Introduction to financial instruments – objectives, definitions and scope (IFRS 9)

Publication date: 06 Aug 2018

Resources (This includes links to the latest standards, drafts, PwC interpretations, tools and practice aids for this topic)

Latest developments

In July 2014, the IASB published IFRS 9, 'Financial instruments', the complete version of IFRS 9, 'Financial Instruments', which replaces the guidance in IAS 39. This final version includes requirements on the classification and measurement of financial assets and liabilities; it also includes an expected credit losses model that replaces the incurred loss impairment model used today. This version includes the hedge accounting amendments released in November 2013. The new standard is effective 1 January 2018, and was endorsed by the EU in November 2016, with early application permitted. In September 2016, the IASB issued Applying IFRS 9 'Financial Instruments' with IFRS 4 'Insurance Contracts' (Amendments to IFRS 4) to address concerns by preparers on implementing IFRS 9 before the new insurance standard, IFRS 17, is effective. The amended IFRS 4 will provide all companies that issue insurance contracts the option to recognise in other comprehensive income, rather than profit or loss, the volatility that could arise when IFRS 9 is applied before IFRS 17 is issued (known as the overlay approach), and also give companies whose activities are predominantly connected with insurance an optional temporary exemption from applying IFRS 9 until 2021 (known as the deferral approach). Entities deferring application of IFRS 9 will continue to apply IAS 39.

In October 2017, the IASB issued a narrow-scope amendment to IFRS 9 for Prepayment Features with Negative Compensation. The amendment clarifies that it is possible for an instrument to pass the ‘Solely Payments of Principle and Interest’ (SPPI) test, even where on early repayment compensation could be paid by either the lender or the borrower to the other party, sometimes referred to a symmetric or ‘two-way’ prepayment clause. The amendment also provided an indication of the Board’s view of prepayment at fair value, and what constitutes ‘reasonable compensation’ in the case of early repayment under paragraph B4.1.11(b) of IFRS 9. The effective date is for annual periods beginning on or after 1 January 2019, with early application permitted. As part of the same amendment, the Board clarified (through the basis for conclusions) that under IFRS 9 the accounting for a modification that does not result in derecognition of a financial liability should be consistent with the accounting for a modification of a financial asset that does not result in derecognition.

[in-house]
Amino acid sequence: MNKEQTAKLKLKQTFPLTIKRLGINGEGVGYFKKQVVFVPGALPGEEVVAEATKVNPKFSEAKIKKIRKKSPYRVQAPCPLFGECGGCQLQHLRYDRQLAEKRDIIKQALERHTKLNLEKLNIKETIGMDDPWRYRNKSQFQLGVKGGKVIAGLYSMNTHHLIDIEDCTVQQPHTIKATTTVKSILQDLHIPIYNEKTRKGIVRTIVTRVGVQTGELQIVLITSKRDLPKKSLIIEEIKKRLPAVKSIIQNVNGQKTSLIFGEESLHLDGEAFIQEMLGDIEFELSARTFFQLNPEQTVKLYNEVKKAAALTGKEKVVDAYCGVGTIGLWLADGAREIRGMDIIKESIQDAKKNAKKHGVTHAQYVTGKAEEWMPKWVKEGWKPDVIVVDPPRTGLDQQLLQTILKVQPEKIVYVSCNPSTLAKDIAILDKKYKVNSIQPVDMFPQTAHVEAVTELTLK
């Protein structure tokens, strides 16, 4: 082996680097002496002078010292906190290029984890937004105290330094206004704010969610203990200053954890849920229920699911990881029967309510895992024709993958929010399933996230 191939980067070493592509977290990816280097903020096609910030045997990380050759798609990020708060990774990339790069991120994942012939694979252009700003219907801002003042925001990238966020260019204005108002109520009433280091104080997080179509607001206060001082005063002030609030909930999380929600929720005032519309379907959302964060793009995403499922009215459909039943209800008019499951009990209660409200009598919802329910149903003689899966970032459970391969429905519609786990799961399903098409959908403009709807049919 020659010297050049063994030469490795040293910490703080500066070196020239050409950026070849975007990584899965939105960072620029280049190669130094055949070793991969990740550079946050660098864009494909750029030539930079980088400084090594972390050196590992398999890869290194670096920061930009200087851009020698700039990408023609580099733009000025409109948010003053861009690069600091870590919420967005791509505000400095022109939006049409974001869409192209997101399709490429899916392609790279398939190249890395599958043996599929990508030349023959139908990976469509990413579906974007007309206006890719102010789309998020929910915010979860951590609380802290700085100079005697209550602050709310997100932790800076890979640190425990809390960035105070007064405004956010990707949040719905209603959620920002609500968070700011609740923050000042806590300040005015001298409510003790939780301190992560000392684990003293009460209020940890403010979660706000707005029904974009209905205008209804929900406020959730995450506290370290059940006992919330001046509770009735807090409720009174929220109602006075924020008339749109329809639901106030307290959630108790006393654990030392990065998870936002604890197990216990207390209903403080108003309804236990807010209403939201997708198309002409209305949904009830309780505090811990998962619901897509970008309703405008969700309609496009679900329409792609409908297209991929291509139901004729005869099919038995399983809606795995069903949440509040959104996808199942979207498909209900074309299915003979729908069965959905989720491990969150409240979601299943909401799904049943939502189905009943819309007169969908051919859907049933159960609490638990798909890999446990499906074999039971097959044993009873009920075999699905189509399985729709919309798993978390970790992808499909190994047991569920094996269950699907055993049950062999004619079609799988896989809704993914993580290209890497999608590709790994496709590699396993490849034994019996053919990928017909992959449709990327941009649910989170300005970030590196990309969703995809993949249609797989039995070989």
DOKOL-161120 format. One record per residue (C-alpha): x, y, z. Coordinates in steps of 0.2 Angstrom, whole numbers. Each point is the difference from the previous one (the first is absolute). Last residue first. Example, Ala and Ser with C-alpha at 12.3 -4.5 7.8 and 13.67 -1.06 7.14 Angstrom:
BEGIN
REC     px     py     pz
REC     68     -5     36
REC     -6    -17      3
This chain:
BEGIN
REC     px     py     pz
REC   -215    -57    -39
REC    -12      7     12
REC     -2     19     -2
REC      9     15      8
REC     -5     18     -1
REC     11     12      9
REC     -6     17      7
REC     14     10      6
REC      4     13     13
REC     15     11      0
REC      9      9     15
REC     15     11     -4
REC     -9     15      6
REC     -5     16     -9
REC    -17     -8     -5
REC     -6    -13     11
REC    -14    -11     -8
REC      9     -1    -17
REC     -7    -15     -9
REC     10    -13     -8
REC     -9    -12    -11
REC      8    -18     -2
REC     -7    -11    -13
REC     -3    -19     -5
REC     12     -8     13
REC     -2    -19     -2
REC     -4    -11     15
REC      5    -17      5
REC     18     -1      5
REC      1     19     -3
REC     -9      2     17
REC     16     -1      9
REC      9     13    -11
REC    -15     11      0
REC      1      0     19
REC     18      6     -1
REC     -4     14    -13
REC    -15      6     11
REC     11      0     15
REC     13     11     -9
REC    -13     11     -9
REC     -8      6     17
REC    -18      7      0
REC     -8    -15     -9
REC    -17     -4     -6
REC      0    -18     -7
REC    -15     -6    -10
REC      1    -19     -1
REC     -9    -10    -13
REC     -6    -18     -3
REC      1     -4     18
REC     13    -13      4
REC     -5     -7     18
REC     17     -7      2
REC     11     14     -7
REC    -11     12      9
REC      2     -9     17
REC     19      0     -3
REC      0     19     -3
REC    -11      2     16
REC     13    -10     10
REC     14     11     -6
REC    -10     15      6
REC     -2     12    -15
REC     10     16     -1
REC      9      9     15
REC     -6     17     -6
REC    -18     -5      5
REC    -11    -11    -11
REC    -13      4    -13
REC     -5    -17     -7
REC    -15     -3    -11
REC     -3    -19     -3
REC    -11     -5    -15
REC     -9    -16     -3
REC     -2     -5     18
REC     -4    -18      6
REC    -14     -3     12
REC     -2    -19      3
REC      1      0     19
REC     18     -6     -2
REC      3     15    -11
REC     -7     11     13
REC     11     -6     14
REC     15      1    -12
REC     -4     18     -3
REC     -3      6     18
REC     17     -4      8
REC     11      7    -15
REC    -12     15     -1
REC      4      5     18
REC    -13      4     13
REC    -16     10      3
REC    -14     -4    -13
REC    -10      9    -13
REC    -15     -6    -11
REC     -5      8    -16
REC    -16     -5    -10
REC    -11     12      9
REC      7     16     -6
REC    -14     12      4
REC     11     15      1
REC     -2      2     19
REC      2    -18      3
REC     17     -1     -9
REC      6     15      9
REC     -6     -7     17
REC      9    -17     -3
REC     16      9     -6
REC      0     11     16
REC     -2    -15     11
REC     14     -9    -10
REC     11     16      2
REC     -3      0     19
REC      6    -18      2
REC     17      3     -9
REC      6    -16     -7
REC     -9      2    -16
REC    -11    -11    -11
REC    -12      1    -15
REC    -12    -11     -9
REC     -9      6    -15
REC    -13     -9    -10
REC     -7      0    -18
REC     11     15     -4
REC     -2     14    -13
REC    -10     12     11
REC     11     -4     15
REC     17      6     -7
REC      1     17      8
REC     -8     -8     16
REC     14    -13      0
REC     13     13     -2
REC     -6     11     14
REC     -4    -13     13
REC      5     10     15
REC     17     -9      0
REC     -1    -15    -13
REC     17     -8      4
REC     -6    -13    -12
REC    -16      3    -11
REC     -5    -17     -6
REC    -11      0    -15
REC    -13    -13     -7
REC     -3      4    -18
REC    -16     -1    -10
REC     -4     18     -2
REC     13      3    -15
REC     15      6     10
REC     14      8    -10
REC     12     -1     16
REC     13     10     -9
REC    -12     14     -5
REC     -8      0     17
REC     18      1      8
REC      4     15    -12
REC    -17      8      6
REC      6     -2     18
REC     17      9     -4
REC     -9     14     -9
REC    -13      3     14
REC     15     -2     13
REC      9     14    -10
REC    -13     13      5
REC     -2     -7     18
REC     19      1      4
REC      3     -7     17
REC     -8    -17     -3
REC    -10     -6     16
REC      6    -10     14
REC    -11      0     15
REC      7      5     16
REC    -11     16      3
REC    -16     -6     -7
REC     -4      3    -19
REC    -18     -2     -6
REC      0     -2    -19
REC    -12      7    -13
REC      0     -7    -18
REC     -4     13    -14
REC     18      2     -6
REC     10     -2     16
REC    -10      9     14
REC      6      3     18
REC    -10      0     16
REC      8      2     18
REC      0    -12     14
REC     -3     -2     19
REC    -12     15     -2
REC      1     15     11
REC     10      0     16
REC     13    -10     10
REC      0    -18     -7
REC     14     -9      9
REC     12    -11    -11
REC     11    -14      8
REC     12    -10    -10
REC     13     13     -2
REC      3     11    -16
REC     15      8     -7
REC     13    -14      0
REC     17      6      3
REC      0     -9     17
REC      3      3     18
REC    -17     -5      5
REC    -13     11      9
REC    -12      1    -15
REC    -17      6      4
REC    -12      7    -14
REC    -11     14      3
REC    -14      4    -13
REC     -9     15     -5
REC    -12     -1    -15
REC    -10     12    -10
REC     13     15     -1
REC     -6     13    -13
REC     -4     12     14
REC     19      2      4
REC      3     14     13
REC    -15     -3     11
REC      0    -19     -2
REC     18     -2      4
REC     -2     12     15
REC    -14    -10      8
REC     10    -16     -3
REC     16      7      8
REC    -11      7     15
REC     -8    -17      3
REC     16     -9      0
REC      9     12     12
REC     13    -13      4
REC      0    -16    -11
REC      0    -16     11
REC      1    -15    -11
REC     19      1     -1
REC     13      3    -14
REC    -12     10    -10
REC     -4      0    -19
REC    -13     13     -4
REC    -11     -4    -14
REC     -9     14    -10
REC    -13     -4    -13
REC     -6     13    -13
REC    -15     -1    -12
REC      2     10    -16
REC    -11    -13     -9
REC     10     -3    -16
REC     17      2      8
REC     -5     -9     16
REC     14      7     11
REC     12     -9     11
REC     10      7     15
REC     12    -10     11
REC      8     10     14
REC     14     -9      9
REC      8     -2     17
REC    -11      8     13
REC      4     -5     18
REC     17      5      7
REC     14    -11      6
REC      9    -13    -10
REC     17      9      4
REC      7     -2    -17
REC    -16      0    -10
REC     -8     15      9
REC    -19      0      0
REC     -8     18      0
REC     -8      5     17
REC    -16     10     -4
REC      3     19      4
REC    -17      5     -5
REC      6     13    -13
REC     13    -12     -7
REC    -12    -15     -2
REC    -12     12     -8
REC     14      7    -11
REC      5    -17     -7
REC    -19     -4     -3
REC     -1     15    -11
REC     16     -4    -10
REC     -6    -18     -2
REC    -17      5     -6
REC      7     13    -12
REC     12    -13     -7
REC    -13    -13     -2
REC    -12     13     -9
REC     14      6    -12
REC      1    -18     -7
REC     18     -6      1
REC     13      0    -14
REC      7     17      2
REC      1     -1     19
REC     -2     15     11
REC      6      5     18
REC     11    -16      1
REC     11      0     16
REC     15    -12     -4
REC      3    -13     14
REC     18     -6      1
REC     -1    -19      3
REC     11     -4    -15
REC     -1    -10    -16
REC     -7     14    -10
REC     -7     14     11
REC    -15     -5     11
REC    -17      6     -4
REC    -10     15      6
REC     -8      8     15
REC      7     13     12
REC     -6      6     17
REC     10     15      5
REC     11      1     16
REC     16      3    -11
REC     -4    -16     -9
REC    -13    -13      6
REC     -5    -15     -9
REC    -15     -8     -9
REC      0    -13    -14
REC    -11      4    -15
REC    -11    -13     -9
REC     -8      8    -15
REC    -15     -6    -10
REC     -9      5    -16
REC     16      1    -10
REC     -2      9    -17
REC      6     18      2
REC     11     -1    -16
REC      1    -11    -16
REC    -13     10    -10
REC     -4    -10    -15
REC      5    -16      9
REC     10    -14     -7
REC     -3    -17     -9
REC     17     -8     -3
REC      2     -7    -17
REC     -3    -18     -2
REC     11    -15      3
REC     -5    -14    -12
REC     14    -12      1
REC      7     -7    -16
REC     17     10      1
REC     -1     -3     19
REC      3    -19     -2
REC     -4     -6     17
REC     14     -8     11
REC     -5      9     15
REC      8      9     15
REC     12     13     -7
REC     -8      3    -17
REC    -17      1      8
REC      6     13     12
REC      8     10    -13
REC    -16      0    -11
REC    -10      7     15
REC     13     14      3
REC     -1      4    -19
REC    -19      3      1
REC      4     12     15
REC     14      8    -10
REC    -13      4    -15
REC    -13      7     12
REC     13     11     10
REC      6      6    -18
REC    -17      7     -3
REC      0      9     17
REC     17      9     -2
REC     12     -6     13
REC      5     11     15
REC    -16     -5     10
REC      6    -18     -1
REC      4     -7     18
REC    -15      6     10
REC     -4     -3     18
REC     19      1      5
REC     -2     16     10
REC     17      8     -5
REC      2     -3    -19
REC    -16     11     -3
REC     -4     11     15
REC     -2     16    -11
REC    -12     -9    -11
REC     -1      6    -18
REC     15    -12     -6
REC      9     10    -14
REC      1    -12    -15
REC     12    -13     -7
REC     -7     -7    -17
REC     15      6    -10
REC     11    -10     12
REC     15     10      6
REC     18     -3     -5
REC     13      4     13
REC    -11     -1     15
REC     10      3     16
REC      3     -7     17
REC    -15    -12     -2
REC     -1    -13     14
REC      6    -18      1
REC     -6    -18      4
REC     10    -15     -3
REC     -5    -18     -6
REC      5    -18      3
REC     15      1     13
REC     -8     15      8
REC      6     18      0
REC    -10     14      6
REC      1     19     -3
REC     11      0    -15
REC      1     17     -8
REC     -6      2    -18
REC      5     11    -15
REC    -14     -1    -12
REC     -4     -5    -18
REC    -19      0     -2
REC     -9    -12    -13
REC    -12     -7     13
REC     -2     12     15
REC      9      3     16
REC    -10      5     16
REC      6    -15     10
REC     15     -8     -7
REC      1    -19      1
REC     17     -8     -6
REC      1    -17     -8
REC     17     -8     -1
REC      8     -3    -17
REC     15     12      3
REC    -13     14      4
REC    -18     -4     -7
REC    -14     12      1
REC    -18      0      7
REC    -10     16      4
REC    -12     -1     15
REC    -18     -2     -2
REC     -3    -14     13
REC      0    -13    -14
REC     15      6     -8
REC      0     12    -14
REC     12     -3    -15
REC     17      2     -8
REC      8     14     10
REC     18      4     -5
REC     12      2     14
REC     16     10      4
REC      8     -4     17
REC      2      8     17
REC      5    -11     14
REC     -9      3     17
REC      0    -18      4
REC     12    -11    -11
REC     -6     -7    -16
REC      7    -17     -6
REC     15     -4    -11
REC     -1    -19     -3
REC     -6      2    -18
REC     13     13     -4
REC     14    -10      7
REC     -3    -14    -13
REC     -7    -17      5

The IASB has started other financial instrument-related projects that have not yet been finalised. These include:

  • A discussion paper on dynamic macro portfolio hedging was issued in 2014. While further analysis is being carried out on this topic, to date no consensus has been reached on a consistent set of principles that would support macro hedge accounting.
  • Reconsideration of the accounting treatment of financial instruments with the characteristics of equity.

Overview

For periods beginning on or after 1 January 2018, IFRS 9 is required to be applied in full. But, when an entity first applies IFRS 9, as an accounting policy choice, it can apply the hedge accounting requirements of IAS 39 instead of the hedge accounting requirements included in IFRS 9.

The objective of the four financial instruments standards is to establish requirements for all aspects of accounting for financial instruments, including distinguishing debt from equity, netting, recognition, derecognition, measurement, hedge accounting and disclosure.

The standards’ scope is broad. The standards cover all types of financial instruments, including receivables, payables, investments in bonds and shares, borrowings and derivatives. They also apply to certain contracts to buy or sell non-financial assets (such as commodities) that can be net-settled in cash or another financial instrument. Financial instruments are recognised and measured according to IAS 39/IFRS 9's requirements and are disclosed in accordance with IFRS 7.

In addition, requirements for fair value measurement and disclosures are covered by IFRS 13, ‘Fair value measurement’.

IAS 32 establishes principles for presenting financial instruments as financial liabilities or equity, and for offsetting financial assets and financial liabilities.

Financial instruments represent contractual rights or obligations to receive or pay cash or other financial assets.

A financial asset is cash; a contractual right to receive cash or another financial asset; a contractual right to exchange financial assets or liabilities with another entity under conditions that are potentially favourable; or an equity instrument of another entity.

A financial liability is a contractual obligation to deliver cash or another financial asset; or to exchange financial instruments with another entity under conditions that are potentially unfavourable.

An equity instrument is any contract that evidences a residual interest in the entity's assets after deducting all of its liabilities.

A derivative is a financial instrument that derives its value from an underlying price or index; requires little or no initial net investment; and is settled at a future date.
 
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